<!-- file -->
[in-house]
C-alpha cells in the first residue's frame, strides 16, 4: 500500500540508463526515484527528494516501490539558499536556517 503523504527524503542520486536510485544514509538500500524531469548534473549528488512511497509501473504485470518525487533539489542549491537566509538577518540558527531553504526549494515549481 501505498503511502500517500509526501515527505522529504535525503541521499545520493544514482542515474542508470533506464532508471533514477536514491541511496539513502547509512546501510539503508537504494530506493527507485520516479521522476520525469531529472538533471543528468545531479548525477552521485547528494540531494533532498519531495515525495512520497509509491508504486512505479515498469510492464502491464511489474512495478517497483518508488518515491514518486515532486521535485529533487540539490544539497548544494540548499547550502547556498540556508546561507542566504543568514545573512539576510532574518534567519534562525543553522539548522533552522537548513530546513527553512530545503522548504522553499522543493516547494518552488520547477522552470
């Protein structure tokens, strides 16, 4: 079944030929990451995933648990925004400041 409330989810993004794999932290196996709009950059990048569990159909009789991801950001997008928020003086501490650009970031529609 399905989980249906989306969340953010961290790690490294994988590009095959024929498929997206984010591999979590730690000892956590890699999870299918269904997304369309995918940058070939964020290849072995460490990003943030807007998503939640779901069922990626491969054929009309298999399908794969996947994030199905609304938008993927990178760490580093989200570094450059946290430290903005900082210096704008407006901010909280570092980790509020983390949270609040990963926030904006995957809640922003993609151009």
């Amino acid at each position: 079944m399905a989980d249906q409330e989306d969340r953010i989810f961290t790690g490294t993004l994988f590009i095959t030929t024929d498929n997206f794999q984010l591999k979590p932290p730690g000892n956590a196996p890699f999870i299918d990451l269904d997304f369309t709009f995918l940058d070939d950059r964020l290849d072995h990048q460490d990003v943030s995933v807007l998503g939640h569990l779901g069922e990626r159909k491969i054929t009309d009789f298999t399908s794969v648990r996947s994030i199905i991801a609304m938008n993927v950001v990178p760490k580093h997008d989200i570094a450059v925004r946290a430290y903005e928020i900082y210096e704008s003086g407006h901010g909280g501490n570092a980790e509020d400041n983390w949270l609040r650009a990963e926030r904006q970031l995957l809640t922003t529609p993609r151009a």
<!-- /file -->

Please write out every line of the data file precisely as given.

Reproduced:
[in-house]
C-alpha cells in the first residue's frame, strides 16, 4: 500500500540508463526515484527528494516501490539558499536556517 503523504527524503542520486536510485544514509538500500524531469548534473549528488512511497509501473504485470518525487533539489542549491537566509538577518540558527531553504526549494515549481 501505498503511502500517500509526501515527505522529504535525503541521499545520493544514482542515474542508470533506464532508471533514477536514491541511496539513502547509512546501510539503508537504494530506493527507485520516479521522476520525469531529472538533471543528468545531479548525477552521485547528494540531494533532498519531495515525495512520497509509491508504486512505479515498469510492464502491464511489474512495478517497483518508488518515491514518486515532486521535485529533487540539490544539497548544494540548499547550502547556498540556508546561507542566504543568514545573512539576510532574518534567519534562525543553522539548522533552522537548513530546513527553512530545503522548504522553499522543493516547494518552488520547477522552470
């Protein structure tokens, strides 16, 4: 079944030929990451995933648990925004400041 409330989810993004794999932290196996709009950059990048569990159909009789991801950001997008928020003086501490650009970031529609 399905989980249906989306969340953010961290790690490294994988590009095959024929498929997206984010591999979590730690000892956590890699999870299918269904997304369309995918940058070939964020290849072995460490990003943030807007998503939640779901069922990626491969054929009309298999399908794969996947994030199905609304938008993927990178760490580093989200570094450059946290430290903005900082210096704008407006901010909280570092980790509020983390949270609040990963926030904006995957809640922003993609151009």
């Amino acid at each position: 079944m399905a989980d249906q409330e989306d969340r953010i989810f961290t790690g490294t993004l994988f590009i095959t030929t024929d498929n997206f794999q984010l591999k979590p932290p730690g000892n956590a196996p890699f999870i299918d990451l269904d997304f369309t709009f995918l940058d070939d950059r964020l290849d072995h990048q460490d990003v943030s995933v807007l998503g939640h569990l779901g069922e990626r159909k491969i054929t009309d009789f298999t399908s794969v648990r996947s994030i199905i991801a609304m938008n993927v950001v990178p760490k580093h997008d989200i570094a450059v925004r946290a430290y903005e928020i900082y210096e704008s003086g407006h901010g909280g501490n570092a980790e509020d400041n983390w949270l609040r650009a990963e926030r904006q970031l995957l809640t922003t529609p993609r151009a």